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As a hundreds of Mirena IUD lawsuits continue to move forward throughout the country, the U.S. District Judge presiding over the federal litigation has established a bellwether schedule that calls for the first trial to begin in March 2016.
Mirena is a long-lasting form of birth control known as an intrauterine device, or IUD, which is manufactured by Bayer Healthcare. The T-shaped device is designed to be implanted into the uterus to prevent pregnancy for up to five years. However, a growing number of women have suffered severe and debilitating injuries when the Mirena IUD migrated spontaneously, puncturing the uterus and causing other internal injuries.
Bayer currently faces more than 2,000 product liability lawsuits nationwide, all involving similar allegations that the manufacturer failed to provide adequate warnings about the risk of injuries associated with side effects of Mirena.
In the federal court system, about 600 of the cases have been centralized before U.S. District Judge Cathy Seibel in the Southern District of New York, as part of an MDL, or multidistrict litigation.
As part of the coordinated pretrial proceedings, Judge Seibel previously identified a small group of Mirena IUD cases to be prepared for early trial dates, known as “bellwether” trials.
According to a scheduling order (PDF) issued July 29, the first federal trial is expected to begin on March 7, 2016.
Judge Seibel outlined the process for completing discovery in the group of 12 bellwether trials, which will be narrowed down to six cases by May 2015. Following expert witness discovery and dispositive motions, the Court indicates that the first trial setting will be selected for that March trial date.
While the outcomes of this early trial date will not be binding on other plaintiffs, it is designed to help the parties gauge the strengths and weaknesses of their case and facilitate further negotiations to reach Mirena settlements to resolve the litigation without the need for thousands of individual trials.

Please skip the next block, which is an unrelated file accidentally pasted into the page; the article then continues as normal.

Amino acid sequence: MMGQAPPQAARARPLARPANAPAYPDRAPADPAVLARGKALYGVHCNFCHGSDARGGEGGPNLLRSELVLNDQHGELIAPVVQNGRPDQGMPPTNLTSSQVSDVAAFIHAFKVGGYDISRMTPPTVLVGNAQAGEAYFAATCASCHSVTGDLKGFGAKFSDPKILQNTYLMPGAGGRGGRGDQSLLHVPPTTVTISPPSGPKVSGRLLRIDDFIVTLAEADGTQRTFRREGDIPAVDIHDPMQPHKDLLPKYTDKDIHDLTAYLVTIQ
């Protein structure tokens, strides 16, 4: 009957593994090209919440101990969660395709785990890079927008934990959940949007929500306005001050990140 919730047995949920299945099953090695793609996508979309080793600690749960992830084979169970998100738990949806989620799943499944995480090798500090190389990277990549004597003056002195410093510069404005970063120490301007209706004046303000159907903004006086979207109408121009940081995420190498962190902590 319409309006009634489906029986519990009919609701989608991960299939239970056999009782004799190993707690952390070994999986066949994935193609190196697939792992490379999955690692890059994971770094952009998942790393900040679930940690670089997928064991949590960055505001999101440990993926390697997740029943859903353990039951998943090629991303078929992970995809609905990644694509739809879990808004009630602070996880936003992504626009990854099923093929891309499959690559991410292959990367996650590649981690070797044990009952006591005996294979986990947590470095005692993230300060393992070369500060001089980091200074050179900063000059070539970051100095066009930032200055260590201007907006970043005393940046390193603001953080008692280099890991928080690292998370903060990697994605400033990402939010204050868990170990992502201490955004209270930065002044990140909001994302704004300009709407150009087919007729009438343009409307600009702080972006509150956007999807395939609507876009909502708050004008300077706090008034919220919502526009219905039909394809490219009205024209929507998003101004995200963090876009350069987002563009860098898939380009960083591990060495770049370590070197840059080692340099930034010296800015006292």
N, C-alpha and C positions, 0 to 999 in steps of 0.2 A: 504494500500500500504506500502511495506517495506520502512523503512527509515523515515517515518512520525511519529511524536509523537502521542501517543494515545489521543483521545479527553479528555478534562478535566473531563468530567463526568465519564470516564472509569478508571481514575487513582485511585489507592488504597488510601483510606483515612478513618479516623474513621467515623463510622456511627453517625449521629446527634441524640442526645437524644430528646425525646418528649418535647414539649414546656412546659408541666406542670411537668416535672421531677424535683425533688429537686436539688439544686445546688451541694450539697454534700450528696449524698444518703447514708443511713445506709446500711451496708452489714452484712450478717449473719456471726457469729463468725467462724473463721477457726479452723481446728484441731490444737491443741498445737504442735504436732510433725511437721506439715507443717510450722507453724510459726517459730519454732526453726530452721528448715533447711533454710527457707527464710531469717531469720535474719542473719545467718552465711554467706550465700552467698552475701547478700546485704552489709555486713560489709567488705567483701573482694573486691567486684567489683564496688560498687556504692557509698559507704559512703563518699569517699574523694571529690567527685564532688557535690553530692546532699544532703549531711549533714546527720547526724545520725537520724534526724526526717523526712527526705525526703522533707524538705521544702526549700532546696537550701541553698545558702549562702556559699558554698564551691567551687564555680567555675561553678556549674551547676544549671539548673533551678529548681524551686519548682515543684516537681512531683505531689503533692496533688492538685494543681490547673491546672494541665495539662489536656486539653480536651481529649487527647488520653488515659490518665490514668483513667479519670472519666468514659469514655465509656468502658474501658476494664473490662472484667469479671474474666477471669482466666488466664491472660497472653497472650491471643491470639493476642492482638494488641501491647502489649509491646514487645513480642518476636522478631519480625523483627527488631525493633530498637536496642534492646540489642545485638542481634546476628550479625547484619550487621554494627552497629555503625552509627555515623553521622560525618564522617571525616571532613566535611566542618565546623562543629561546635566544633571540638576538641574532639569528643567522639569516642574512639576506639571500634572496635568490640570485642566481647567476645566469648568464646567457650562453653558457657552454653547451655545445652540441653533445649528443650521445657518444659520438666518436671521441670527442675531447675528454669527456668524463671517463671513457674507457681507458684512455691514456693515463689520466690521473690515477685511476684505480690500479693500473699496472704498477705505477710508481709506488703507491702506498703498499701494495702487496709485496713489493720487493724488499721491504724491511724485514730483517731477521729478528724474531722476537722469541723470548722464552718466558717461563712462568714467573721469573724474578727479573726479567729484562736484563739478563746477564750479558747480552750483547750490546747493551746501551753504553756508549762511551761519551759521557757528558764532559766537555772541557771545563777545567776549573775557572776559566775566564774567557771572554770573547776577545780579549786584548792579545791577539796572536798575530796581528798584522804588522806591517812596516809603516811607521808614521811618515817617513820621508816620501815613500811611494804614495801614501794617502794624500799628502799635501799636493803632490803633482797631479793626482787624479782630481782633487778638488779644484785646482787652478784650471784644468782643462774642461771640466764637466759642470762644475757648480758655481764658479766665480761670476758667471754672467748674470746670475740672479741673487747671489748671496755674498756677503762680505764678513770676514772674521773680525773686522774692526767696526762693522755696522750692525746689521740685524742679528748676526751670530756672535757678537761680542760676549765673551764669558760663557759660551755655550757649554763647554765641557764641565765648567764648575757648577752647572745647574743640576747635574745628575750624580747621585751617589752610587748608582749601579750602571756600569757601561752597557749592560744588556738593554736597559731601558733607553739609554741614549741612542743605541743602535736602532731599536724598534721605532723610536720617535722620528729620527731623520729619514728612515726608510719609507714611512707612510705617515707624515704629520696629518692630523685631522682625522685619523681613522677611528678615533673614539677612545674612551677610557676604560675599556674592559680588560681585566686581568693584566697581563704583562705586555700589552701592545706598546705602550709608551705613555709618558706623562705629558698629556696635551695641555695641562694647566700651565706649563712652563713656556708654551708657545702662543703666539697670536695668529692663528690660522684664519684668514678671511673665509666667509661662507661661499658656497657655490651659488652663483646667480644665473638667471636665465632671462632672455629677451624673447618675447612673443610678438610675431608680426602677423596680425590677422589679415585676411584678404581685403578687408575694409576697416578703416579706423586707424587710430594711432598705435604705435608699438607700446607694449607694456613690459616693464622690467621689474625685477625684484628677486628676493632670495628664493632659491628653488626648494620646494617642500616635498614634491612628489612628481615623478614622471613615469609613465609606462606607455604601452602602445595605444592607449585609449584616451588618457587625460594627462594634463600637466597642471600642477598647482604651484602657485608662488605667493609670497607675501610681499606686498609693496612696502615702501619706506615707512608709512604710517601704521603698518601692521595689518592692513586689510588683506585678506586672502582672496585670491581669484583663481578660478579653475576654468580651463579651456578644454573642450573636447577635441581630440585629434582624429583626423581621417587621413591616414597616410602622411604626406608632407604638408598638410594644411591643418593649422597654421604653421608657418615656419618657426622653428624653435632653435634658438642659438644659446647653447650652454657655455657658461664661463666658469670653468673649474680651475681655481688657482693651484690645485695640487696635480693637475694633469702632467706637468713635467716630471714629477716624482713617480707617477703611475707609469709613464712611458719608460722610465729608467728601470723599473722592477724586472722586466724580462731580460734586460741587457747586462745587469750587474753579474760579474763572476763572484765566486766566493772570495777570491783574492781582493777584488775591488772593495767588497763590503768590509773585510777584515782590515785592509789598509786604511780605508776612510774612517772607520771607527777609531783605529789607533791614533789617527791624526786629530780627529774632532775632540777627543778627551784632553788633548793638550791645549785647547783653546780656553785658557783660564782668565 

Mirena IUD Complications
Bayer introduced Mirena in 2000, aggressively promoting the IUD as a hassle-free form of birth control. However, a growing number of women and their doctors have reported problems where the Mirena IUD migrated from its initial implant location, perforating the uterus and other organs, causing infections and abscesses, and leaving women unknowingly unprotected against the chance of pregnancy.
Since 2000, more than 70,000 adverse events have been filed with the FDA involving Mirena IUD problems, including at least 5,000 cases involving women who indicated that Mirena moved out of place since 2008, and 1,322 reports where the Mirena IUD punctured the uterus.
Bayer has attempted to defend the cases, arguing that information about the risk of perforation was included on the warnings provided with the IUD. However, plaintiffs maintain that the previous warnings were vague and misleading, suggesting that the risk of injury only exists at the time of insertion. Most of the complaints involve women who found that the Mirena migrated spontaneously, often long after the IUD was successfully placed in the uterus.
In addition to cases filed at the federal level, nearly 1,000 cases have been filed in New Jersey state court, where similar consolidated proceedings have been established, centralizing all Mirena IUD lawsuits before Judge Brian R. Martinotti in Bergen County.
A similar bellwether process has been established in state court of New Jersey, which is where Bayer’s U.S. headquarters are based. According to a prior case management order issued by Judge Martinotti, the first Mirena trial dates are not expected to be ready to begin until late 2015.